On a cold snowy night in February, I boarded a JetBlue flight to Portland, Oregon, anticipating a break from winter, only to learn that I would be landing in near blizzard conditions. Rescheduling wasn’t an option—I was heading west to co-lead the First Degree Black Belt Training, an advanced training for Nia teachers, with Debbie Rosas, co-founder of the Nia technique.
People were flying in from all over to attend the training and luckily almost all of the Nia trainers that were staying at Debbie's house, myself included, arrived with only minor delays. The next morning Debbie started receiving text messages from the city of Portland to stay indoors. In fact, the entire city was in the process of shutting down. Most of us in the house were from the East Coast, so we’d all been enduring one of the toughest winters on record already. The cold and swirling white flakes were nothing new—so we drove to Starbucks anyway.
Once outside though, we quickly realized that we might want to take the storm a bit more seriously. We went to the store, got enough provisions for a week, which included basic staples, wood for the fire, and everyone’s favorite treats. Then we hunkered down, played Monopoly and Pictionary, and watched the opening of the Winter Olympics in Sochi.
Talk turned towards Nia Black Belt Training and the storm. We all wondered whether or not the training should be postponed or cancelled and that train of thought led us to a discussion on perception, magic, and luck. After all, snowstorms are magical. They blanket everything in white so nothing looks quite the same, even the familiar. They can also make us feel either lucky...or unlucky. "Whew, aren't we lucky to have gotten indoors where it's safe and warm?" Or, "Just my luck. My car doesn't have four-wheel drive and I got stuck."
It actually wasn't that surprising that a conversation with a group of Nia professionals would take this turn in the middle of a snowstorm. Movement, music, and magic are essential ingredients in making a Nia whole body fitness class experience unique. When people start to move and dance to the music in one of our classes, they feel joy and pleasure. We’re trained to encourage our students to become aware of their bodies and to look out for things appearing that weren't there before (greater strength, the ability to move in time to the music), as well for things that disappear (pain in a joint, stiffness in a muscle)—just like magic.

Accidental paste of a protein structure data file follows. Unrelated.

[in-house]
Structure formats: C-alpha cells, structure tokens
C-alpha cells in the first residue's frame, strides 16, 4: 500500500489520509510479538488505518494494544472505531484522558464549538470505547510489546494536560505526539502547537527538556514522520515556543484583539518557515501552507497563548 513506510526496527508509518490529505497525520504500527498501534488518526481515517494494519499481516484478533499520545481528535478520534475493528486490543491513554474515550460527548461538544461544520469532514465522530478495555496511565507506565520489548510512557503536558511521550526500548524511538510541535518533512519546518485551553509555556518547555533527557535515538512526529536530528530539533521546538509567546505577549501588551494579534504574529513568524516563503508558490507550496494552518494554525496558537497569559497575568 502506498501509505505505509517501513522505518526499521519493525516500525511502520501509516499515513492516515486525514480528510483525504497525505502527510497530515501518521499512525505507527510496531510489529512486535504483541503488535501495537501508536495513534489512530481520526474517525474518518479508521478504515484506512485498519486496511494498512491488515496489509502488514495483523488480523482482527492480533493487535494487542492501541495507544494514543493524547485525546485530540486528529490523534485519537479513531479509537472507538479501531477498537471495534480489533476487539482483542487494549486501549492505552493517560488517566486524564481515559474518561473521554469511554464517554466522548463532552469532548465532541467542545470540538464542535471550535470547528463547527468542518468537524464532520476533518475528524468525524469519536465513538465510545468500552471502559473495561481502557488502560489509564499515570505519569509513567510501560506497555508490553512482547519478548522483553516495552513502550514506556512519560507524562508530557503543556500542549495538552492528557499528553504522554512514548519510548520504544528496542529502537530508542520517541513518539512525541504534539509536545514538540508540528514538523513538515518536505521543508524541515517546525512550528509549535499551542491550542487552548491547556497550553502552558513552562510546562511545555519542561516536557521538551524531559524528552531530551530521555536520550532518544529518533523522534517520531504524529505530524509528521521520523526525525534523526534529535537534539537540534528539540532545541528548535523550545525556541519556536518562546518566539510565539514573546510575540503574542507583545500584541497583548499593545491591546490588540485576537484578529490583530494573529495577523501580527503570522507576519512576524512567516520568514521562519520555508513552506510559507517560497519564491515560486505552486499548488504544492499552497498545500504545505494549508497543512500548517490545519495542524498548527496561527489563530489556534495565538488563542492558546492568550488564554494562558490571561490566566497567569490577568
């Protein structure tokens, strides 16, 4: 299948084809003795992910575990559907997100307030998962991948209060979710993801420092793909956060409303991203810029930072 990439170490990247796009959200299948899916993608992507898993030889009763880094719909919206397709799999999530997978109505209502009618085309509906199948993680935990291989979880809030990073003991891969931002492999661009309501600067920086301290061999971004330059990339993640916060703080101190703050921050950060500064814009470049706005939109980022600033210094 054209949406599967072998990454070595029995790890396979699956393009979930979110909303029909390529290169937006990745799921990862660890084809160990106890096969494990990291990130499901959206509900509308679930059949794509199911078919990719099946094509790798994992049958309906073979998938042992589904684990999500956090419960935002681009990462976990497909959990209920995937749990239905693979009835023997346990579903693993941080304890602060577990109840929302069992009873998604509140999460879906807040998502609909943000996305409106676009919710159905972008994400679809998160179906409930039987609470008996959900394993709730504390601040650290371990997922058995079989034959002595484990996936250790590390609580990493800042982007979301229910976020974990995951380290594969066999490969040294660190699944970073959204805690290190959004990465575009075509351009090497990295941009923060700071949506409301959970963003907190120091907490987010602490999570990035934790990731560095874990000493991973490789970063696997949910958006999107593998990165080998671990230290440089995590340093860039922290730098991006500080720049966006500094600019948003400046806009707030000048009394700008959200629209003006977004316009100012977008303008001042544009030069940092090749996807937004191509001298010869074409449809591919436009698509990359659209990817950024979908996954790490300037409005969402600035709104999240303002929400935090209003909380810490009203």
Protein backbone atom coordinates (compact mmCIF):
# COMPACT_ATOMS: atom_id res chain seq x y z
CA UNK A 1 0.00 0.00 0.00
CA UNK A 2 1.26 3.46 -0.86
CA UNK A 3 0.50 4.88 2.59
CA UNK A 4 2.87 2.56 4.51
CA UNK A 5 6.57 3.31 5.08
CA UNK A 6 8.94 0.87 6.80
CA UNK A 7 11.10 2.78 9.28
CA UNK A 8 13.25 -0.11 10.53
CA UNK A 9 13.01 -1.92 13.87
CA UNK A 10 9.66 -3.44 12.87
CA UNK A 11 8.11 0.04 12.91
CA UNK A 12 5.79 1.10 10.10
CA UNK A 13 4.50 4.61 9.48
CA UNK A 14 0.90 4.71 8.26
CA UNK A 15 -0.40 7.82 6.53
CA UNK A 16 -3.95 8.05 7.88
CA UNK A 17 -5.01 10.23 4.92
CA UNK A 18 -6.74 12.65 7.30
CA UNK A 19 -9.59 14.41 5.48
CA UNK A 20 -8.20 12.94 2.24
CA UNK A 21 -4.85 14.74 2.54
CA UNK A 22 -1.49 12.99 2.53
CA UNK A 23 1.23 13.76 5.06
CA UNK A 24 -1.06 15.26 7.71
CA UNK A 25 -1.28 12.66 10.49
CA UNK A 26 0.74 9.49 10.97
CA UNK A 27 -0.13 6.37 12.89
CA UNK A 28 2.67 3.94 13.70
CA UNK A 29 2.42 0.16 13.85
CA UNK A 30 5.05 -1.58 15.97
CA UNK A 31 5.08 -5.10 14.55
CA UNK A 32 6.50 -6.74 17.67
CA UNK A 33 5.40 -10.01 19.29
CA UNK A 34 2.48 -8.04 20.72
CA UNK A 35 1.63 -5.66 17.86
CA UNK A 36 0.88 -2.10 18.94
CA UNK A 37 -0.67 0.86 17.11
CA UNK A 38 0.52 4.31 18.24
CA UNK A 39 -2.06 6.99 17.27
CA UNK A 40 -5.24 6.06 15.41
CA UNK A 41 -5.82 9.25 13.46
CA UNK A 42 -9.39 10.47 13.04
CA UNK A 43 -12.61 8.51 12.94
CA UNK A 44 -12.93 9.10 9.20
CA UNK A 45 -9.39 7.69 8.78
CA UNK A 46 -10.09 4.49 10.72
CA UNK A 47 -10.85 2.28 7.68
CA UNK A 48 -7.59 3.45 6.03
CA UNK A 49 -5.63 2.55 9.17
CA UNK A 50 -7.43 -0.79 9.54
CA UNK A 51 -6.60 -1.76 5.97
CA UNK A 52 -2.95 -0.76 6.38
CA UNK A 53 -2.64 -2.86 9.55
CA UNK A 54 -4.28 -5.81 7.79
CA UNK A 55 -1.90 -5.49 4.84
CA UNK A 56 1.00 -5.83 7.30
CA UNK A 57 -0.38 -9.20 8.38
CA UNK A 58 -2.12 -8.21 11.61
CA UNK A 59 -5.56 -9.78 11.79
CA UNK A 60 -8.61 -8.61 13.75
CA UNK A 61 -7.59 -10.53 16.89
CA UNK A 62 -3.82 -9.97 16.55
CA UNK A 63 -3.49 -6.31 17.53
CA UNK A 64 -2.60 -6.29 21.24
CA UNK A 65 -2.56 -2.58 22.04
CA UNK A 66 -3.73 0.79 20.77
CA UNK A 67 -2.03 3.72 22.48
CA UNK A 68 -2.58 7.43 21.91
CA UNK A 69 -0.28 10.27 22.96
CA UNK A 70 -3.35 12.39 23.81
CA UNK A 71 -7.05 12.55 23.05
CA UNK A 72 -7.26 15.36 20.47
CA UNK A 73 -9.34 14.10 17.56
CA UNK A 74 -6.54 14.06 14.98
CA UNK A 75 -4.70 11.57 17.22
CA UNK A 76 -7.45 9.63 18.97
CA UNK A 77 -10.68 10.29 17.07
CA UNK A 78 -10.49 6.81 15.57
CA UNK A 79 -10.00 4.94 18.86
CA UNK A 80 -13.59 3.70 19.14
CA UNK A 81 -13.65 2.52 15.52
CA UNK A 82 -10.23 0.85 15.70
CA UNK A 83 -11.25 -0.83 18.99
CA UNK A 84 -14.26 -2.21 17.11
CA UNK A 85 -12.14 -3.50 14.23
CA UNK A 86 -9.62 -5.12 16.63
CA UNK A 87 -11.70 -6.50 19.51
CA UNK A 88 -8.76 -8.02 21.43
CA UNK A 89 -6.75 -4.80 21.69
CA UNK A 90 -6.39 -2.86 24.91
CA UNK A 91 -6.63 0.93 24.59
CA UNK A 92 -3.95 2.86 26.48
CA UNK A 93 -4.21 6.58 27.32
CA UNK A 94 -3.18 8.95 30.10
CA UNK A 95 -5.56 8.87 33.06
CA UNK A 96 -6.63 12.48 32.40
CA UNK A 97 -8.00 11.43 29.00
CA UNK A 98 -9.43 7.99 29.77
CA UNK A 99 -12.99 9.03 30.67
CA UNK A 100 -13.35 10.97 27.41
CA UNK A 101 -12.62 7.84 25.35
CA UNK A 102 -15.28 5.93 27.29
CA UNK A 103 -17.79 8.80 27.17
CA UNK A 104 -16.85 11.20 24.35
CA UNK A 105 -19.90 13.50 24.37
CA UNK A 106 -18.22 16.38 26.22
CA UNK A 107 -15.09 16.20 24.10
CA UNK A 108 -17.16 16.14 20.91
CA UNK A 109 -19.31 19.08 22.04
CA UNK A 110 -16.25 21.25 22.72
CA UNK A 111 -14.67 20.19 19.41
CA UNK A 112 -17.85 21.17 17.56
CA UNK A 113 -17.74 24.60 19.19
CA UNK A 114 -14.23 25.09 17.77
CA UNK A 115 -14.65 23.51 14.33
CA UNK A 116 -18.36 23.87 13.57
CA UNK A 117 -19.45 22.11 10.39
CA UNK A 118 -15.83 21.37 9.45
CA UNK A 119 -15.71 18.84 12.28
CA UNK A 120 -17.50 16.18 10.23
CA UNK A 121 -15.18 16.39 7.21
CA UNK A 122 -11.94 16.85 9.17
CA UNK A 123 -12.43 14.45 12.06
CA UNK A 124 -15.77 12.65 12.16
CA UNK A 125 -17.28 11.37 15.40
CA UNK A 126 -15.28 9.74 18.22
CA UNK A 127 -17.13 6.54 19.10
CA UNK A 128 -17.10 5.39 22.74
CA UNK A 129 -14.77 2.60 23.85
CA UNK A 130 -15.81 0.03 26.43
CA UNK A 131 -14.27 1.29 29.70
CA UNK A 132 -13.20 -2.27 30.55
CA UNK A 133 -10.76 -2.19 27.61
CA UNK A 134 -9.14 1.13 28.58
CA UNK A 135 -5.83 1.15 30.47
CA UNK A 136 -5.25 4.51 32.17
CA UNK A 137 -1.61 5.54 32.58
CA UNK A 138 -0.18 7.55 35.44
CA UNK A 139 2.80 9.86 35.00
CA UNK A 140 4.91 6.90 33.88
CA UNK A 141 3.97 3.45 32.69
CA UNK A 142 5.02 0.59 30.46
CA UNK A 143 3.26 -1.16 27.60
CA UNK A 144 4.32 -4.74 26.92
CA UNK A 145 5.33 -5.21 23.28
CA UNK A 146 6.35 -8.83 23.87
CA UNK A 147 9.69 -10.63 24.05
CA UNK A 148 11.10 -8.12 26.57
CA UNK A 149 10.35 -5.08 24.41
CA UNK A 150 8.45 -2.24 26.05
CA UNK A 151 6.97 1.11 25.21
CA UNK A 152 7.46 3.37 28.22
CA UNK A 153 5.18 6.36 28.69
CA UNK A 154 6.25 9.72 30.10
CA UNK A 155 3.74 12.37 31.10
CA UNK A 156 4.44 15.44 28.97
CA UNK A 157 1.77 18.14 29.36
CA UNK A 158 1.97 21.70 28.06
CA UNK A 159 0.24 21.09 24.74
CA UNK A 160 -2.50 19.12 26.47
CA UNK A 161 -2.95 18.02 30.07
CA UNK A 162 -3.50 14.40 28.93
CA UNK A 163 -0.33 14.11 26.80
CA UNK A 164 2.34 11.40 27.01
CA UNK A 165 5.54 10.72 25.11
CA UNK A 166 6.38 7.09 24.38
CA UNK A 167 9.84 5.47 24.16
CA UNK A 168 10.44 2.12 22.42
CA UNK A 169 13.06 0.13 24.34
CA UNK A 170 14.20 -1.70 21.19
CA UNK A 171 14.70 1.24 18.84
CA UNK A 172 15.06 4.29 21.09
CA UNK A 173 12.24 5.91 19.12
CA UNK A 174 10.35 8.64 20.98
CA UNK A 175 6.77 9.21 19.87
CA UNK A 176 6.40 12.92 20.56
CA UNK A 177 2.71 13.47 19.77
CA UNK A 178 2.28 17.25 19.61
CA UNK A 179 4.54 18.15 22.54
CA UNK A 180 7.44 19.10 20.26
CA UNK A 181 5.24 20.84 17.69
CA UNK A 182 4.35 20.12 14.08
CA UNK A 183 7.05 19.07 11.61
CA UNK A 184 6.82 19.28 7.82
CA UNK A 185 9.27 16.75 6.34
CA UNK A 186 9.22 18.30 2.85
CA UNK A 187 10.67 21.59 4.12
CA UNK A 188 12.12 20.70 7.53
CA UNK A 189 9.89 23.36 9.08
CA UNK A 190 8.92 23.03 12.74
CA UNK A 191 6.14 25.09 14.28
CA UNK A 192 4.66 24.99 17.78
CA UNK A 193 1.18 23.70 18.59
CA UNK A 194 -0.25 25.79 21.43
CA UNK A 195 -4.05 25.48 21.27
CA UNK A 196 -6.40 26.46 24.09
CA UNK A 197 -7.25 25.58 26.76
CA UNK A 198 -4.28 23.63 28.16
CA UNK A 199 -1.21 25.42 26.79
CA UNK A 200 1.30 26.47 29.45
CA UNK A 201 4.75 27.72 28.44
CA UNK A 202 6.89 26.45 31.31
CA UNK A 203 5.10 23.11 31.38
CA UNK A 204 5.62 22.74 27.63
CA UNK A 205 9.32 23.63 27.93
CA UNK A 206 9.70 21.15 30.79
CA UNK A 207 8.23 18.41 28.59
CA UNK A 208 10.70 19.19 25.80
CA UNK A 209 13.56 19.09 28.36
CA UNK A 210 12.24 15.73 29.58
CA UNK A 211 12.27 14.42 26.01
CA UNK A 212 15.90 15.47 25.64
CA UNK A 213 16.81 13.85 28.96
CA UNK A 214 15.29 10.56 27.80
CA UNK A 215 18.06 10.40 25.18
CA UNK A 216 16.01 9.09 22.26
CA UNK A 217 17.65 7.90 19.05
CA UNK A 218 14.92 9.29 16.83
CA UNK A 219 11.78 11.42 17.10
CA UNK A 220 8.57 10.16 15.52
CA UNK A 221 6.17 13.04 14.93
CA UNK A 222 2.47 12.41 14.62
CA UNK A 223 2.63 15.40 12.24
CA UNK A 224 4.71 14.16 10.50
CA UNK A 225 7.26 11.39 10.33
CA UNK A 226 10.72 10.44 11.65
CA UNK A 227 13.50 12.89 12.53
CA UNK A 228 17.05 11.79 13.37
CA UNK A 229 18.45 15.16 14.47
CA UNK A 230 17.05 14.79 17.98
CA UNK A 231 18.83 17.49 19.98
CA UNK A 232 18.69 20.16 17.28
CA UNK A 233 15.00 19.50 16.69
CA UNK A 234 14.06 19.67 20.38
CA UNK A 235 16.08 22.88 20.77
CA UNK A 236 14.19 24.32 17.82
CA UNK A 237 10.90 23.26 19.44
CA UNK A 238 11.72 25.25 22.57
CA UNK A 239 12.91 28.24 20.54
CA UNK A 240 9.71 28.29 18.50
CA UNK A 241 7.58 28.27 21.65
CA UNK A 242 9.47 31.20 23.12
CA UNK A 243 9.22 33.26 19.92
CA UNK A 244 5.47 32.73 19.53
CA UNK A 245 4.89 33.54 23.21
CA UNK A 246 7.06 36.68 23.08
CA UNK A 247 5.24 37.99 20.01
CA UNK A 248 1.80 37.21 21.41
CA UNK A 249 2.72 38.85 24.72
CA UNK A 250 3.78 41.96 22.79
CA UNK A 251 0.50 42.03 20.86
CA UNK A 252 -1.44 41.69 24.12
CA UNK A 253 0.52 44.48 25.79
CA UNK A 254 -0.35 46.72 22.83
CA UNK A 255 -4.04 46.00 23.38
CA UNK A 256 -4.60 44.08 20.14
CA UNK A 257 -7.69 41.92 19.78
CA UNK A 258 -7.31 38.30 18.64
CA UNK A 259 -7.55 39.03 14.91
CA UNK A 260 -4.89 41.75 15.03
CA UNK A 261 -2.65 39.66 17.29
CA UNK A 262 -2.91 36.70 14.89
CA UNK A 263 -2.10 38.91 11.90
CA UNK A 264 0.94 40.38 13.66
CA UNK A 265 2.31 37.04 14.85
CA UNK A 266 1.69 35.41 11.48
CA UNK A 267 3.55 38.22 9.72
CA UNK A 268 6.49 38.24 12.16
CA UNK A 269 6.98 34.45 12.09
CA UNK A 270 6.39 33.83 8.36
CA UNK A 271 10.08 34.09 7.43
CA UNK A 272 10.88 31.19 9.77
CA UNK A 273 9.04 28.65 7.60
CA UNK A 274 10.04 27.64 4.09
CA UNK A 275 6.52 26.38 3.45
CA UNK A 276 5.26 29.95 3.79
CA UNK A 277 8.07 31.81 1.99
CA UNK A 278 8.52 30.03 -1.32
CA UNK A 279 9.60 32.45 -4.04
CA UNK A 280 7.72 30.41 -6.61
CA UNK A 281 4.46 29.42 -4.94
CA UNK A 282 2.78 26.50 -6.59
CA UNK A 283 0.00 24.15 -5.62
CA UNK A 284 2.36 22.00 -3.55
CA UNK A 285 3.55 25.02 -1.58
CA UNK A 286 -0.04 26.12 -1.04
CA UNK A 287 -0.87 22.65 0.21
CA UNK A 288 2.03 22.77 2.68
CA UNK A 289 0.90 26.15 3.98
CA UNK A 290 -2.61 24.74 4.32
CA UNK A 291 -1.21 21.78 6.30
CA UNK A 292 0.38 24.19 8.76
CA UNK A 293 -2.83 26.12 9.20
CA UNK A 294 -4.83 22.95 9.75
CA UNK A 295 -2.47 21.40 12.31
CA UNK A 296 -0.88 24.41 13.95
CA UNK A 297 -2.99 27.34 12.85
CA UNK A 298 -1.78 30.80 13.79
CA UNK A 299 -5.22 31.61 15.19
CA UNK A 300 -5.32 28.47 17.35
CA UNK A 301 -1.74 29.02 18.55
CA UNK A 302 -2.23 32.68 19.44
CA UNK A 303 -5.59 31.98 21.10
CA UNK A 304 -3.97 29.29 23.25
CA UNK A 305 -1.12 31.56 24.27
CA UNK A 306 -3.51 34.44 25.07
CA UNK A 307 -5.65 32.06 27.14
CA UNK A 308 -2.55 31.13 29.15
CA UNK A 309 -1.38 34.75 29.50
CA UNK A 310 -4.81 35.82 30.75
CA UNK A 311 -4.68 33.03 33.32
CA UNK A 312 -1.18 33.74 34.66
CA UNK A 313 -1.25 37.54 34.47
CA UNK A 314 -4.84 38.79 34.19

Magic and feeling lucky to be in a working body are important parts of health and wellness. Maybe getting down to the floor and back up without using your hands sound easy. Try it. Now do it three times. Now do it three times in less than a minute. Sure, this is a great measurement of fitness, but if you are older than 25, have recently had a baby, or are recovering from an injury or illness it can feel like a huge accomplishment—and a lot like magic. We’re always encountering moments of surprise and magic on our paths to healthy living.
While talking, Debbie told us a story about how as a kid one of her favorite things to do on a Saturday afternoon was to go to the magic store. Her 25-cent allowance was enough money to have a great time. She’d spend 5 cents for a coke, 10 cents for french fries, 5 cents for candy, and 5 cents on some kind of magic trick. Her favorite magic tricks were the fake thumb and the disappearing ink. She remembered how back then she didn't understand that magic could happen without trickery. Since then her perception of magic has changed—now she understands that you can create your own magic in your life as an adult.
The storm didn’t last long, and the Nia training did take place. We delayed the start time since conditions were still hazardous, but every single person—all 38 participants—made it safely. Luck or magic? Perhaps a bit of both. After the training was over, Debbie and I decided to spend the day in our jammies watching more of the Olympics and eating popcorn.
While watching TV, a commercial came on for the Portland lottery. We looked at each other and knew what to do. We got dressed and went out to buy a lottery ticket. Why not? You never know. We didn't win...but we still felt lucky.